Post office investigation: Sub-postmasters shine as ex-chief executive Paula Vennells finally faces their questions

The full force of more than a decade of frustration, anger and injustice was channeled through their lawyers, including a pair of baritones whose questions boomed like incoming fire at Paula Vennells.

By means of Paul Kelso, business correspondent @pkelso


Friday May 24, 2024 7:49 PM, UK

In the 15-year Post Office scandal, this may go down in history as the day when hundreds of sub-postmasters, subjected to the greatest miscarriage of justice in British legal history, were finally heard.

At Westminster, the Post Office Offenses Act was rushed through Parliament, part of the ‘wash-up’ caused by the general election. Early in the evening, when it received formal royal assent, as if by legislative magic, some 700 wrongful convictions were erased.

Before that, about a mile east at Aldwych House, Paula Vennells finally faced the sub-postmasters’ questions, on her third and final day of evidence at the Investigate the post office.

The full force of more than a decade of frustration, anger and injustice was channeled through their lawyers, including a pair of baritones whose questions thundered like incoming fire at the former CEO.

After two days of painstaking examination by inquiry advisor Jason Beer QC, during which they politely laid trip wires, Ed Henry and Sam Stein KC arrived with metaphorical brass knuckles.

“There were so many forks in the road…but you always took the wrong one,” Mr. Henry began.

“You exercised power without thinking about the consequences, even when they were staring you in the face?”

When Ms Vennells tried to explain that she was motivated by “compassion”, he cut her off. ‘That’s nonsense. You preach compassion, but you don’t practice it.’



Image:
Paula Vennells arrives to testify at the Post Office inquiry. Image: Reuters

In the public seats, the sub-postmasters, perhaps 150 of them, beamed. They had waited a long time to hear this.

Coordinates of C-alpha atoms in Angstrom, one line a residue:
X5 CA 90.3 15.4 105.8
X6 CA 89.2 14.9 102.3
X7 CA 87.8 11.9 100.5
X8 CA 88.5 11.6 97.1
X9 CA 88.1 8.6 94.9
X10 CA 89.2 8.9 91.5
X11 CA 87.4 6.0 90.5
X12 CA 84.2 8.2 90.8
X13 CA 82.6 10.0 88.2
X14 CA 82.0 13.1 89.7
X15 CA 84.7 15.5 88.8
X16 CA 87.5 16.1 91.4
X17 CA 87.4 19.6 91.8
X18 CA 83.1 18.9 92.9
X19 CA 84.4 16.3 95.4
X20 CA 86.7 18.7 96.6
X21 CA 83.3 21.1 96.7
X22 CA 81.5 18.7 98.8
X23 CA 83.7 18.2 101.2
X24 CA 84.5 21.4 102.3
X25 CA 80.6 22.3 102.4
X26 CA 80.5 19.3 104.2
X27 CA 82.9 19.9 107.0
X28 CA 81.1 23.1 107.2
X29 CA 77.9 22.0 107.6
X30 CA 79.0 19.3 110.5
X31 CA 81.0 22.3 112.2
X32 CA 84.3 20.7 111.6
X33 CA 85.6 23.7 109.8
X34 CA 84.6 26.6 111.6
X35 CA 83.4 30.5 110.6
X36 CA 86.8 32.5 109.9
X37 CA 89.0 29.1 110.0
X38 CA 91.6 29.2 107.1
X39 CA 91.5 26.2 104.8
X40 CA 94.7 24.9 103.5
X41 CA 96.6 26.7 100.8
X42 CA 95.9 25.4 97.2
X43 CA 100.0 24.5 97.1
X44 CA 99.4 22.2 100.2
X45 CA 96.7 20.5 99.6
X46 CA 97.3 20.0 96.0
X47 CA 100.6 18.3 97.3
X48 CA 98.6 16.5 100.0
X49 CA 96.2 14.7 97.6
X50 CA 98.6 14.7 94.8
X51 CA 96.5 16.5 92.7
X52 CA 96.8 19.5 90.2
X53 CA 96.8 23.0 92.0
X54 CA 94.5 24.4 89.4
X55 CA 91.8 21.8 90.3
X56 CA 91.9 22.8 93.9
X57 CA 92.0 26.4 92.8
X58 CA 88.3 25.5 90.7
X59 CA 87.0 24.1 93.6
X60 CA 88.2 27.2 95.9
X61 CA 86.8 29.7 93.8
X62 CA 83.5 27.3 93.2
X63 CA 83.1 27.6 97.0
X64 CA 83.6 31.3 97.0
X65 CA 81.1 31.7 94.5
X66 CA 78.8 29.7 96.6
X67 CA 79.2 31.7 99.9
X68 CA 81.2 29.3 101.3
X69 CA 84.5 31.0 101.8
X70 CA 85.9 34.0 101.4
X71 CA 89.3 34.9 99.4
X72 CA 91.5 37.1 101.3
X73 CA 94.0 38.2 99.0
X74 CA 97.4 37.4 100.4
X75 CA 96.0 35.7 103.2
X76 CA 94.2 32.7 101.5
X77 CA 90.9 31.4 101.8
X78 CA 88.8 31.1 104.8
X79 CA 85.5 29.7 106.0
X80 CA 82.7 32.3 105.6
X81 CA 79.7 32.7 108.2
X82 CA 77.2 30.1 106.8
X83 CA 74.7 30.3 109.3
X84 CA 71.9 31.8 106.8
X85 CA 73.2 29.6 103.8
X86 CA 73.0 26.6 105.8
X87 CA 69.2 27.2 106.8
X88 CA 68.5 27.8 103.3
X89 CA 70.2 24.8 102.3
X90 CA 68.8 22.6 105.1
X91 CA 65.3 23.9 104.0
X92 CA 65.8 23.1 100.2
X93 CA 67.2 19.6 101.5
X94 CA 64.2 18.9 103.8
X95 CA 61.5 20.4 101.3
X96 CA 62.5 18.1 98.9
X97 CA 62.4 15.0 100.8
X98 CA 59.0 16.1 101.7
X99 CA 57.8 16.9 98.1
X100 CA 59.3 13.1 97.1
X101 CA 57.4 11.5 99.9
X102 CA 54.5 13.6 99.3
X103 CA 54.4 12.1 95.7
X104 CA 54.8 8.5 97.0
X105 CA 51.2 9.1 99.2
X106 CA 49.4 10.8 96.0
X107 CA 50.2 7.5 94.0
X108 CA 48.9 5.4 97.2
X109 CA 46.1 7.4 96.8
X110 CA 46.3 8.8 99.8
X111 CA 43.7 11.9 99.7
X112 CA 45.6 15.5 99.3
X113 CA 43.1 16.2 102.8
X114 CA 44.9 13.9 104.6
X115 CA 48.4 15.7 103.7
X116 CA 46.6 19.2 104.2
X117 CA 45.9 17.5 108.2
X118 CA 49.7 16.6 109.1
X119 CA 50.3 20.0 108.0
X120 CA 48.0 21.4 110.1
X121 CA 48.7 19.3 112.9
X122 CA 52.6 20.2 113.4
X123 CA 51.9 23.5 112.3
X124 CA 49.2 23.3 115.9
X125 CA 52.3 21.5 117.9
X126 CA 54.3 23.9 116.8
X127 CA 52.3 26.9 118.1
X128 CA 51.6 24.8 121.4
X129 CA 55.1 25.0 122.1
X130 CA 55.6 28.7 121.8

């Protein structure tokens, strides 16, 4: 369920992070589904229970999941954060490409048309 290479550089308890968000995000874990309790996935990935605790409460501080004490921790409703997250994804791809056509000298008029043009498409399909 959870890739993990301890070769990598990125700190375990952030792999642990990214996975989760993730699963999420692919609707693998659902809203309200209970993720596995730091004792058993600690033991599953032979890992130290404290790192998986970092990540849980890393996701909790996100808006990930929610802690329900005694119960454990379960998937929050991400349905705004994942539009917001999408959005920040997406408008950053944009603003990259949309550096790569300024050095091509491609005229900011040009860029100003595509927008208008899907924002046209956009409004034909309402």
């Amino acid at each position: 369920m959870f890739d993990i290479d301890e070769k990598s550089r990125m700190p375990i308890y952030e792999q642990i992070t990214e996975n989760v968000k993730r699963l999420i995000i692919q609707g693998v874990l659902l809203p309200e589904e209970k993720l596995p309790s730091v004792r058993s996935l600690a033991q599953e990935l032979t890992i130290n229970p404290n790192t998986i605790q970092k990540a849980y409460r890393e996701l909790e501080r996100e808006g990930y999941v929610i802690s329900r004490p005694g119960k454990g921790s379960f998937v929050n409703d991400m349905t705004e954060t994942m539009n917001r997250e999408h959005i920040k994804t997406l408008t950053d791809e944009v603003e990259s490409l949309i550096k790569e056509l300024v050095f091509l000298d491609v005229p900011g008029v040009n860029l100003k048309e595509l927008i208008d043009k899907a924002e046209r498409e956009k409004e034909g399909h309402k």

The former CEO told the inquiry she had spent the past three years preparing for this inquiry, but Mr Henry was unimpressed.

He said: “You are still living in a cloud of denial and it continues to this day… you have given us a witness statement that runs to some 750 pages, a cowardly, self-serving account.”

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The questions were direct, but this was not a random attack. The lawyers focused on the period around 2013, when Ms Vennells admits she first became aware of the flaws and flaws in the Horizon IT system that could make previous convictions unsafe.

What could have been the impetus to confront missteps and right past wrongs instead became a corporate cover-up.

Ms Vennells’ defense was that she was not aware of the key facts or of inappropriate action when it mattered because she was not told. “I was too confident,” she said on the first day.



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Former sub-postmistress Jo Hamilton leaves after Paula Vennells gives her third day in evidence to the inquiry. Photo: PA

When confronted with written evidence that she must have known, she said she didn’t understand or, “I can’t remember,” a line that has become thin with repetition.

When occasionally cornered by documents, such as the email to her communications director in which she agreed to forego a full review of the prosecutions because it might make “front-page news,” she denied that the words they had written meant what everyone else thought they meant.

All this was delivered with an air of detachment, occasionally punctuated by tears that were perhaps understandable given the tension of the experience, but did not earn her an ounce of sympathy.

Read more:
Vennells removed the reference to Horizon from Royal Mail’s prospectus
Analysis: Day one of Vennells’ evidence

Analysis: Day two of Vennells’ evidence

“Did the mask slip into this email, Ms. Vennells?”

Sam Stein summed up her approach as she dodged a direct answer to one of his questions.

He said, ‘You’re doing it again, Mrs. Vennells, aren’t you? You say that other people might – it would have been kind of nice if they had explained this to me, but you do it in a way that avoids the problem, which is that at best you didn’t ask the question.

“Worst case, you knew the answer wouldn’t help the post office. That’s what you do, isn’t it, Mrs Vennells? You distance yourself again and again and blame these mysterious other people for not telling you the truth. “

The most damning moment of the day came at the very end, when she was questioned by Tim Moloney KC, who was appearing for a group of sub-postmasters including Jo Hamilton.

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The sub-postmistress of Wiltshire was one of the first to take her case to James, now Lord, Arbuthnot, and played a prominent role in the ITV drama that increased public concern.

She has campaigned relentlessly, participated in this investigation every day that matters, and comes across to everyone who encounters her as a gentle, honest soul. She sat next to Mr Moloney as he read Ms Vennells an email she wrote to her team in response to an early local news story about her case.

“Jo Hamilton lacked passion,” she wrote. There were boos in the room, and then Mrs. Vennells’ apology was hardly worth it.

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